The use of animals in education


Sentient promotes the humane use of animals in education and advocates for funding to research and further develop humane alternatives to many traditional practices. 


Not all educational animal use is harmful to the animals concerned. Examples may include non-invasive observational or behavioural studies of wild or free-living animals, controlled handling of domesticated species, and beneficial clinical experiences involving real animal patients.


Unfortunately, however, animals have been and commonly remain the subjects of markedly invasive educational procedures, which sometimes result in death. These are conducted to demonstrate scientific concepts or teach practical skills to students of surgery, anatomy, physiology, biochemistry and pharmacology, in particular.


Despite these common practices, hundreds of humane teaching methods have been developed during the last 25 years (Knight 2012). Examples include computer simulations and videos of professionally performed dissections (prosections) of animal cadavers, and experiments on living animals or their tissues; ethically-sourced cadavers (see following); preserved anatomical specimens; models; mannequins; surgical simulators; non-invasive self-experimentation; and supervised clinical experiences. 


Ethically sourced cadavers are obtained from animals who have been euthanased for medical or severe and intractable behavioural reasons, or who have died naturally or in accidents (Knight 2007). Client donation programs within veterinary teaching hospitals provide most of these cadavers. At least nine US veterinary schools and some international veterinary schools have established client donation programs in their teaching hospitals (Knight 2007). The killing of animals for reasons other than genuine medical or severe and intractable behavioural reasons is ethically controversial, and cadavers obtained through such killing cannot be legitimately classified as ethically sourced. This includes the killing of animals for teaching purposes, in slaughterhouses and animal shelters, and when surplus to the needs of the greyhound racing or animal research industries. 


Animal shelter neutering programs are a popular component of humane veterinary surgical courses worldwide and these have many animal welfare benefits. Students gain invaluable experience of some of the most common procedures they will later perform in practice (Richardson et al.1994, Howe and Slater 1997), the number of unwanted animals killed due to uncontrolled breeding and a subsequent lack of homes is decreased, and neutered animals are more likely to be adopted (Clevenger and Kass 2003). 


The introduction of humane teaching methods within university curricula has frequently been accompanied by educational evaluations comparing learning outcomes generated by non-harmful teaching methods with those achieved by harmful animal use. Of eleven studies of veterinary students published from 1989 to 2006, nine assessed surgical training – historically the discipline involving greatest harmful animal use. The findings support calls to introduce humane teaching methods: 45.5% (5/11) demonstrated superior learning outcomes using more humane alternatives, another 45.5% (5/11) demonstrated equivalent learning outcomes, and 9.1% (1/11) demonstrated inferior learning outcomes. Twenty-one studies of non-veterinary students in related academic disciplines were also published from 1968 to 2004. Of these, 38.1% (8/21) demonstrated superior, 52.4% (11/21) demonstrated equivalent, and 9.5% (2/21) demonstrated inferior learning outcomes using humane alternatives (Knight 2007).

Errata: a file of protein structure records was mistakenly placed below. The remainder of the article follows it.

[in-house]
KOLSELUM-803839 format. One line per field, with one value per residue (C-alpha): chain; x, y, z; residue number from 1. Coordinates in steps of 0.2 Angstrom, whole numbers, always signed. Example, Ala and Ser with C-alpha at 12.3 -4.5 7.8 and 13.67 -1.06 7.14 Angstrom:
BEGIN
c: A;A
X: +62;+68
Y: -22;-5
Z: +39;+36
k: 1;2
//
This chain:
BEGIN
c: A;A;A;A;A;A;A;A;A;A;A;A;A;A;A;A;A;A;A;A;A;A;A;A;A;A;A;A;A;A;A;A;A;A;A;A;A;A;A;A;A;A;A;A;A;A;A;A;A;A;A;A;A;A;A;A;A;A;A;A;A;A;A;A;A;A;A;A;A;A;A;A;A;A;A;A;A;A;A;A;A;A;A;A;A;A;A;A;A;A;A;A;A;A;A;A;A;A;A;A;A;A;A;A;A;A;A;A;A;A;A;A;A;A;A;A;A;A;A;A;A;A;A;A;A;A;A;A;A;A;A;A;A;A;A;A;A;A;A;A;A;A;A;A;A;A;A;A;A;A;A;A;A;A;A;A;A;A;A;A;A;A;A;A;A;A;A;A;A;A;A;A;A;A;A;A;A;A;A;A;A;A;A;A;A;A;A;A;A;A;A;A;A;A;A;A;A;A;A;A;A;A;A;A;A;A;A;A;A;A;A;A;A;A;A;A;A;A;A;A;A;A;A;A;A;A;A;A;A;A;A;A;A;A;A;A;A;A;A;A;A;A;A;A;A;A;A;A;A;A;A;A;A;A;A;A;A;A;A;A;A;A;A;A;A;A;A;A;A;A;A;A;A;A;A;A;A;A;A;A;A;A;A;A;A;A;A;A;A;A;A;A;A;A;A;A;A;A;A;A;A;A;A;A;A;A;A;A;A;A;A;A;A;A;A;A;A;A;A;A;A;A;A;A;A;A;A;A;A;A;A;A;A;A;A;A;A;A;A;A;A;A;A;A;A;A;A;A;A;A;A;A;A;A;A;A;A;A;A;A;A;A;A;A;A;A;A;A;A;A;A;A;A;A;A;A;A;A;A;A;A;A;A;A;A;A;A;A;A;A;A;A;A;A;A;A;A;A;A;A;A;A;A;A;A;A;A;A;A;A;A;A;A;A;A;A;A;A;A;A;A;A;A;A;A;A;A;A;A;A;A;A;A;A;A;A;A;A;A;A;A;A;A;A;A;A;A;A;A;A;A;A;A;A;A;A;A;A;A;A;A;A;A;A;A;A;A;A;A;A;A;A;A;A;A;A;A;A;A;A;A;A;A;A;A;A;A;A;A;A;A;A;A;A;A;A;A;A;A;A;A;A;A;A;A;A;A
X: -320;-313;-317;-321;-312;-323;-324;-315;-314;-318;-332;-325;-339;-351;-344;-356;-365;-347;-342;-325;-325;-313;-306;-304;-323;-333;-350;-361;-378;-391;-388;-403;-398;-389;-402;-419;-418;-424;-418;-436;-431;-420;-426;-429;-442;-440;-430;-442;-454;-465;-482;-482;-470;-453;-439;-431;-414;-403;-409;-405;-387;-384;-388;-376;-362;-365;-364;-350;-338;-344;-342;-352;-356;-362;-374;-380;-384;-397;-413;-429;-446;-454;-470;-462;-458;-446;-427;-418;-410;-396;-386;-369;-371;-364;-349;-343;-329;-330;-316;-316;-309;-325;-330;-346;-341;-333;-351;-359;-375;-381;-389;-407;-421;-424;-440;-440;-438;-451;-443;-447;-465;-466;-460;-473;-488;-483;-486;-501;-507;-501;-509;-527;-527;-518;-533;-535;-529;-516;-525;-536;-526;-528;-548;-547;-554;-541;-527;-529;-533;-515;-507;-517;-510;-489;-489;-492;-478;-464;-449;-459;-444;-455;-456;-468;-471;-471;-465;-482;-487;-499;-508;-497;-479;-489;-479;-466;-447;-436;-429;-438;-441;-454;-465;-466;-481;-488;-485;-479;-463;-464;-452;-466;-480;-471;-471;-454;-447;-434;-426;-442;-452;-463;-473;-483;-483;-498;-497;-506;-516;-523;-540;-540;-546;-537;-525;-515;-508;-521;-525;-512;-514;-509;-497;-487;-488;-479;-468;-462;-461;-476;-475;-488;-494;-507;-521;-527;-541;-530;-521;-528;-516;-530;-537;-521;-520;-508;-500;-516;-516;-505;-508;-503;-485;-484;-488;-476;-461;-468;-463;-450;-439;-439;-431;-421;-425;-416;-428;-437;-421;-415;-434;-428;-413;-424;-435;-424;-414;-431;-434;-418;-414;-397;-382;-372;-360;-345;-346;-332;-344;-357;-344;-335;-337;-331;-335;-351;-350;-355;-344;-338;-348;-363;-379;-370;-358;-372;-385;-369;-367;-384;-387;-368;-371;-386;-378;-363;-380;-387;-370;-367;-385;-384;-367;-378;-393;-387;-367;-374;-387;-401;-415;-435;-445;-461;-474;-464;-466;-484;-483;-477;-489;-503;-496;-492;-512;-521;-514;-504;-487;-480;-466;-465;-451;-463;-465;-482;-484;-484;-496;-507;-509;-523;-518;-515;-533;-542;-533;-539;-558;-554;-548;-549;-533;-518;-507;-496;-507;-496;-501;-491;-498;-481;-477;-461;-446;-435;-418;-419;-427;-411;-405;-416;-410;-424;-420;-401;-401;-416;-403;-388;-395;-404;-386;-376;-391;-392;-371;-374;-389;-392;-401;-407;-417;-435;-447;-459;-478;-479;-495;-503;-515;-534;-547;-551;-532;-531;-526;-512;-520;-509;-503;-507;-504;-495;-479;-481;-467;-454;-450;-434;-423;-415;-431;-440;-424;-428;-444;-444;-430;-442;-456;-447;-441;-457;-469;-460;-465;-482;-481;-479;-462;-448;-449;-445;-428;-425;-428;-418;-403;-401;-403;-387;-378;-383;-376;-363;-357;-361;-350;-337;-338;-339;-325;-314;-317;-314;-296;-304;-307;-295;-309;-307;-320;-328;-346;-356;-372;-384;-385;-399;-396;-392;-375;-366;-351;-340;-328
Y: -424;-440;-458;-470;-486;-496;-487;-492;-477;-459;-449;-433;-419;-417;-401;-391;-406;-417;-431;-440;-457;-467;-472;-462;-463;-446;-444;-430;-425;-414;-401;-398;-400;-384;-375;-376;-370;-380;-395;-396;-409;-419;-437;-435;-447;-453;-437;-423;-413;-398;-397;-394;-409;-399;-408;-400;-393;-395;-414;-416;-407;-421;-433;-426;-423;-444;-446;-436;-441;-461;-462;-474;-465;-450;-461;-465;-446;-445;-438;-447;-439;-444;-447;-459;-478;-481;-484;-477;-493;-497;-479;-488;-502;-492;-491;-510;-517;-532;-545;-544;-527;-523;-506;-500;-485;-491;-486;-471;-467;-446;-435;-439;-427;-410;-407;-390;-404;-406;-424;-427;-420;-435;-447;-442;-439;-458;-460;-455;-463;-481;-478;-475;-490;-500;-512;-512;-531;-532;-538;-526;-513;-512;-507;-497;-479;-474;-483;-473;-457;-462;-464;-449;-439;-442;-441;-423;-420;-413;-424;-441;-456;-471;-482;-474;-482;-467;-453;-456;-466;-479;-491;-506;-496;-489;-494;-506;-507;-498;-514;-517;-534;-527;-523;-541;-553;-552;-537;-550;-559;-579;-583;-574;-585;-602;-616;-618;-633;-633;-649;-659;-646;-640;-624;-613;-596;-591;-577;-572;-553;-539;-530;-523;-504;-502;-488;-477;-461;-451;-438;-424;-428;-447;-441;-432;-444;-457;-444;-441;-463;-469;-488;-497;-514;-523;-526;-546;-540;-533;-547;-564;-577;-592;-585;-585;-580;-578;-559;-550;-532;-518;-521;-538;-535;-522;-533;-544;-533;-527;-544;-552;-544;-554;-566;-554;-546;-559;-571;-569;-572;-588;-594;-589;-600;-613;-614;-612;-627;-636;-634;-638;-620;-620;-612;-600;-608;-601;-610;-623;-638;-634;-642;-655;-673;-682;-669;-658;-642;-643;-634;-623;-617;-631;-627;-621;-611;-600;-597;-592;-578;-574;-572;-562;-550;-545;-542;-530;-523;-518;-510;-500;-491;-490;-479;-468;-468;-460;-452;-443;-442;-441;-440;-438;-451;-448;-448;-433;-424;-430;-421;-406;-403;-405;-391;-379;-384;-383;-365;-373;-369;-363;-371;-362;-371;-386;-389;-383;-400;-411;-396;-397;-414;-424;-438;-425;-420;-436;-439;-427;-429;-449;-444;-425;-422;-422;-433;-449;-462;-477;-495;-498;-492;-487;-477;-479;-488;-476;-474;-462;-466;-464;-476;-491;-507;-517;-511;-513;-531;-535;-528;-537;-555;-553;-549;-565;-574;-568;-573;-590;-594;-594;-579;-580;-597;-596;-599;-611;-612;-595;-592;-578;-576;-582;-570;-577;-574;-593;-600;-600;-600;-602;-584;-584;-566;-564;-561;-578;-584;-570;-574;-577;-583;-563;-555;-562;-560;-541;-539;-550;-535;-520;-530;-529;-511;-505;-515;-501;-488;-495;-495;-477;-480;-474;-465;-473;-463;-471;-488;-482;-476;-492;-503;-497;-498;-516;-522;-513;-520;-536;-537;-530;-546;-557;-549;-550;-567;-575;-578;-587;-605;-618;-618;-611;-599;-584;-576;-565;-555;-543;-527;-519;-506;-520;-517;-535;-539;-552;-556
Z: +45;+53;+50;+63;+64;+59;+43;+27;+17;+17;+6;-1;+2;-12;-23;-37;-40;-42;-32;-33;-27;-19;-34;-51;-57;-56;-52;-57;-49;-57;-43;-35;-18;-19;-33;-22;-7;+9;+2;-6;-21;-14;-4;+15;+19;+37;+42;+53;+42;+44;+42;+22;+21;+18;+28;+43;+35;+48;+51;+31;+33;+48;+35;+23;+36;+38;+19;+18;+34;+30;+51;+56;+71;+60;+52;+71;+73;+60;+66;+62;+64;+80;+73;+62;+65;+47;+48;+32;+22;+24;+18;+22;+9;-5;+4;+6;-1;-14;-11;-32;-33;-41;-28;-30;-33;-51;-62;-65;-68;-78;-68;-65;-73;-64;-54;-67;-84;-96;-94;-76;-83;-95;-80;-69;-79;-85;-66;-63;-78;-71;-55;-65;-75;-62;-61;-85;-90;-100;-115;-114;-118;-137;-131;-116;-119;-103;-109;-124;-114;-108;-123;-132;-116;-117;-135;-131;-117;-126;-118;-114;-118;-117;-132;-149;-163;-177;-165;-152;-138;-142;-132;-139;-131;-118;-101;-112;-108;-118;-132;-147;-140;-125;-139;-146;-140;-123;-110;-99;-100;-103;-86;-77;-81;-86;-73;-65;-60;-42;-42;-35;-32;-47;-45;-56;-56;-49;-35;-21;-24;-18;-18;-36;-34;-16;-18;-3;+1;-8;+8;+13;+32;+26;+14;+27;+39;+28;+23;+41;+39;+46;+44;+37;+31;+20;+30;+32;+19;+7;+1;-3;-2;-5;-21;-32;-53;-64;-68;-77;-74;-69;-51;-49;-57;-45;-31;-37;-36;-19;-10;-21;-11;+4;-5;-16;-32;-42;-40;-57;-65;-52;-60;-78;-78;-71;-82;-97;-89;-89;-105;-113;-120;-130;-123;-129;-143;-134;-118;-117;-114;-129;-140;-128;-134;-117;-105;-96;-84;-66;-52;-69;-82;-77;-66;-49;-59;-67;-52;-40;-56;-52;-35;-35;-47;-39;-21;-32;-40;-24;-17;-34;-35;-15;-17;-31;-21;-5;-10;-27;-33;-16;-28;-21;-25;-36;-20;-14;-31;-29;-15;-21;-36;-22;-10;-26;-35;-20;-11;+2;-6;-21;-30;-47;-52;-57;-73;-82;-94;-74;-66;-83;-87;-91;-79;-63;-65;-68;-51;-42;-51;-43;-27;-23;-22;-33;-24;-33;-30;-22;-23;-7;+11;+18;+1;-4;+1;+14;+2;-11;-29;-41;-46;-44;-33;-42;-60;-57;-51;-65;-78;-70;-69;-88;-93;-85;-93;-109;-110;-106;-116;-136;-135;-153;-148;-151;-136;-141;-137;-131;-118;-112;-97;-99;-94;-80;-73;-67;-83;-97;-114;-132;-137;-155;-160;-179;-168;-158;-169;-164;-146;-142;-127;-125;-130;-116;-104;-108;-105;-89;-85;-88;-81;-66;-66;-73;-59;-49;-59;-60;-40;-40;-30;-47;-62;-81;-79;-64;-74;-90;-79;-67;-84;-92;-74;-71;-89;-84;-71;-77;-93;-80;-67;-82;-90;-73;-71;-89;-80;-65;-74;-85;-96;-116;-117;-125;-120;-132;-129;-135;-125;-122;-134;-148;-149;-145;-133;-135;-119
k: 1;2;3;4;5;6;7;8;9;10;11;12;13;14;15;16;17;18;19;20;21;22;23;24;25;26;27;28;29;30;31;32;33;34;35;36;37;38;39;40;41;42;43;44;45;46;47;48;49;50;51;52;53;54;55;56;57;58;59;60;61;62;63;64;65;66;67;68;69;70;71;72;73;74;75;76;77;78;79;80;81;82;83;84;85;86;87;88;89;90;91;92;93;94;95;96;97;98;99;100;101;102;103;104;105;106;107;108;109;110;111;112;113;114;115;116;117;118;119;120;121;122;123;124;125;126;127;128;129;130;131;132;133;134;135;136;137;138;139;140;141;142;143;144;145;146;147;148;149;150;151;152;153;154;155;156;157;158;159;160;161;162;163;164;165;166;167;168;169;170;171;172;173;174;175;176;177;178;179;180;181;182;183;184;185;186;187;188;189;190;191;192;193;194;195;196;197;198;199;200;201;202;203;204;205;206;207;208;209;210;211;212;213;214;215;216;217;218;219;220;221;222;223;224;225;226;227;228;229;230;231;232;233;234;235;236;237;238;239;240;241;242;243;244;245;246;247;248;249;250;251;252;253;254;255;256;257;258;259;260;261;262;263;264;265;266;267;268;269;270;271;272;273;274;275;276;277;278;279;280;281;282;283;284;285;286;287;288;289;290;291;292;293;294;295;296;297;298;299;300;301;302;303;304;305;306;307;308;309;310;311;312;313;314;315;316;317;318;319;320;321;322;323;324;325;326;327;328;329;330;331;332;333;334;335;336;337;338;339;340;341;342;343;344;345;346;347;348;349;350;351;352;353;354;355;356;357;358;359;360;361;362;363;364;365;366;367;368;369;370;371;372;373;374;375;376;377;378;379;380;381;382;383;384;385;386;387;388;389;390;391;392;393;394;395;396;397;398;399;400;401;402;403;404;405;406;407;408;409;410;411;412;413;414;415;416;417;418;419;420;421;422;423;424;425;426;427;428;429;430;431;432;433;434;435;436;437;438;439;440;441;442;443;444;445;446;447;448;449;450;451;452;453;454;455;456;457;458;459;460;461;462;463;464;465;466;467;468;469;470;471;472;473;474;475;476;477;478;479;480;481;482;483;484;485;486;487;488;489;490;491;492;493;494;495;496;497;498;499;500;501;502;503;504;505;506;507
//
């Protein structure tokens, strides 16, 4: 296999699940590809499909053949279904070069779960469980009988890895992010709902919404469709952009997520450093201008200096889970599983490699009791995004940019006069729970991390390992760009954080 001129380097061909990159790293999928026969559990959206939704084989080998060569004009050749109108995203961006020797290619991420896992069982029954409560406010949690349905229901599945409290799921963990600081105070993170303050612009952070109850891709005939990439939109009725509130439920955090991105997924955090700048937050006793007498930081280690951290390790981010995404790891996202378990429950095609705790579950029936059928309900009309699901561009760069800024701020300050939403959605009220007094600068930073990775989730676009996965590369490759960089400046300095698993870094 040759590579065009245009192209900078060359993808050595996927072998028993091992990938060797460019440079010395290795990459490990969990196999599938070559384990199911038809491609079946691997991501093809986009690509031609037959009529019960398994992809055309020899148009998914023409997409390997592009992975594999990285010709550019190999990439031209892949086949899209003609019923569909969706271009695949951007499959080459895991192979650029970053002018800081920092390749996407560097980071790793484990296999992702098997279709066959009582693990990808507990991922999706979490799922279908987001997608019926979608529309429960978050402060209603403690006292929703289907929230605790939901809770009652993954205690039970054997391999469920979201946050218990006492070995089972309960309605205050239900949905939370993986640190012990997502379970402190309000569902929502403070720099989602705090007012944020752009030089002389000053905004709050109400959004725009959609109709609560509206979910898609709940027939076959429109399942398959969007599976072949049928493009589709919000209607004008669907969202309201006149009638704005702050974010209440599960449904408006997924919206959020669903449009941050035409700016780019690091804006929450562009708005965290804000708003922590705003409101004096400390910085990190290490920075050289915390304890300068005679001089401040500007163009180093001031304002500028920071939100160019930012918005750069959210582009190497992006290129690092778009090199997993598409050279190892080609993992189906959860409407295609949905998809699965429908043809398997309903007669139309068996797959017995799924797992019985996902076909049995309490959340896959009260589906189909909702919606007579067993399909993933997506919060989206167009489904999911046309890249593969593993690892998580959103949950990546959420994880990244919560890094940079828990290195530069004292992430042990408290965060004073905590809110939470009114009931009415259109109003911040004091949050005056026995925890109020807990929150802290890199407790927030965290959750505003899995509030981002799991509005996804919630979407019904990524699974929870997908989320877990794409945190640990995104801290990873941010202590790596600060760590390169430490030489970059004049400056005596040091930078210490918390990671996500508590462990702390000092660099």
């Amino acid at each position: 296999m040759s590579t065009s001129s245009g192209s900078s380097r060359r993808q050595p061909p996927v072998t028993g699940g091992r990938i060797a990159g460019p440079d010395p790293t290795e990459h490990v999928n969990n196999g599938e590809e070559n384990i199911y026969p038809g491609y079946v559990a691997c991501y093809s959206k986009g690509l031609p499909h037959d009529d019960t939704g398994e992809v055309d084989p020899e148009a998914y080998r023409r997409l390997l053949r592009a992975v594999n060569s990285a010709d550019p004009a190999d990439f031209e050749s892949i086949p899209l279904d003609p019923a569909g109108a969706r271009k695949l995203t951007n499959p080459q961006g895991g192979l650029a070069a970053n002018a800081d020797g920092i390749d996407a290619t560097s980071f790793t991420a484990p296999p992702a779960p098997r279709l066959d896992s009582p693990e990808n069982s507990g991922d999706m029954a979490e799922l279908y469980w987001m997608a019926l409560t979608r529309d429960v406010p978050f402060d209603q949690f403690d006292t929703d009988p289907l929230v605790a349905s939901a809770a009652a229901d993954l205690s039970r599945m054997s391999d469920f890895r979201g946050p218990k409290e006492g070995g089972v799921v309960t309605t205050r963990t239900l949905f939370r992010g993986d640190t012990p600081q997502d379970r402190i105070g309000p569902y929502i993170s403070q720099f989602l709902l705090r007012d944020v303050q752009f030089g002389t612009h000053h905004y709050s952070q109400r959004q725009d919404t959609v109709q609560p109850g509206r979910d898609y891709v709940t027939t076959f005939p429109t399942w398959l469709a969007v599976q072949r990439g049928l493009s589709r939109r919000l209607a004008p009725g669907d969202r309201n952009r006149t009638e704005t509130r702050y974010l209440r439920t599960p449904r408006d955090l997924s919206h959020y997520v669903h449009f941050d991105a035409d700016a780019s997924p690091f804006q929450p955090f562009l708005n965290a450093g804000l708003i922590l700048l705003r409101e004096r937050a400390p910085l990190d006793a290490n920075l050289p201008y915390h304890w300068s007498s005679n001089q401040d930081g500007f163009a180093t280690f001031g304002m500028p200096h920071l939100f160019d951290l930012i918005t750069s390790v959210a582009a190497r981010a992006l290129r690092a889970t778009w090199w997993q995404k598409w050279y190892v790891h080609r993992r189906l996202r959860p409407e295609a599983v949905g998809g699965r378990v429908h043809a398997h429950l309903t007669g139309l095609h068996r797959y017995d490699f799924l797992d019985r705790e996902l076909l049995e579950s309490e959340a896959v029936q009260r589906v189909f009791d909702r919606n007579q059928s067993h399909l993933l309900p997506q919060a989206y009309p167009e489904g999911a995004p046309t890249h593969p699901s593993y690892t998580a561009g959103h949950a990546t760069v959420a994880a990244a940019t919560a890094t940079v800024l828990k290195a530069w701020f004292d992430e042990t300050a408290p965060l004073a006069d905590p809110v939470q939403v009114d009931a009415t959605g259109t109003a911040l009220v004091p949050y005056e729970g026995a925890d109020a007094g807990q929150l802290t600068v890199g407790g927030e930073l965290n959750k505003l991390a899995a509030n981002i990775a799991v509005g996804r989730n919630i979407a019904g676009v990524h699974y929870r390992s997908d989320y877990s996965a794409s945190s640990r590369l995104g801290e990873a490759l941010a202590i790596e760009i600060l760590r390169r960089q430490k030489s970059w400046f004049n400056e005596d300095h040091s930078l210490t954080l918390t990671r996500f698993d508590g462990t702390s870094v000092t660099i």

Twenty nine papers in which comparison with harmful animal use did not occur illustrated additional benefits of humane teaching methods in veterinary education, including: time and cost savings, enhanced potential for customisation and repeatability of the learning exercise (often associated with superior educational outcomes), increased student confidence and satisfaction, increased compliance with animal use legislation, elimination of objections to the use of purpose-killed animals, and integration of clinical perspectives and ethics early within curricula (Knight 2007).


The evidence demonstrates that educators can best serve their students and animals, while minimising financial and time burdens, by introducing well-designed teaching methods not reliant on harmful animal use. 


Detailed information about the alternatives available for various academic disciplines is provided at by Jukes and Chiuia (2003). Links to libraries from which a variety of alternatives may be borrowed, along with free online computer simulations and educational studies of student learning outcomes, are available through, and www.InterNICHE.Org.




  • Clevenger J and Kass PH. (2003). Determinants of adoption and euthanasia of shelter dogs spayed or neutered in the University of California veterinary student surgery program compared to other shelter dogs. J Vet Med Educ 30, 372-378. 

  • Howe LM and Slater MR. (1997). Student assessment of the educational benefits of a prepubertal gonadectomy program (preliminary findings). J Vet Med Educ 24, 12-17. 

  • Jukes N and Chiuia M. (2003). From Guinea Pig to Computer Mouse: Alternative Methods for a Progressive, Humane Education. 2nd Edn. Leicester, UK: InterNICHE. 

  • Knight A. (2007). The effectiveness of humane teaching methods in veterinary education. Altern Anim Experimentation 24(2),91-109.

  • Knight A. (2012). The potential of humane teaching methods within veterinary and other biomedical education. ALTEX Proc 1,365-375. 

  • Richardson EF, Gregory CR and Sucre E. (1994). Enhancement of the surgical education of fourth year veterinary students by participation in juvenile ovariohysterectomy and castration program. Vet Surg 23, 415.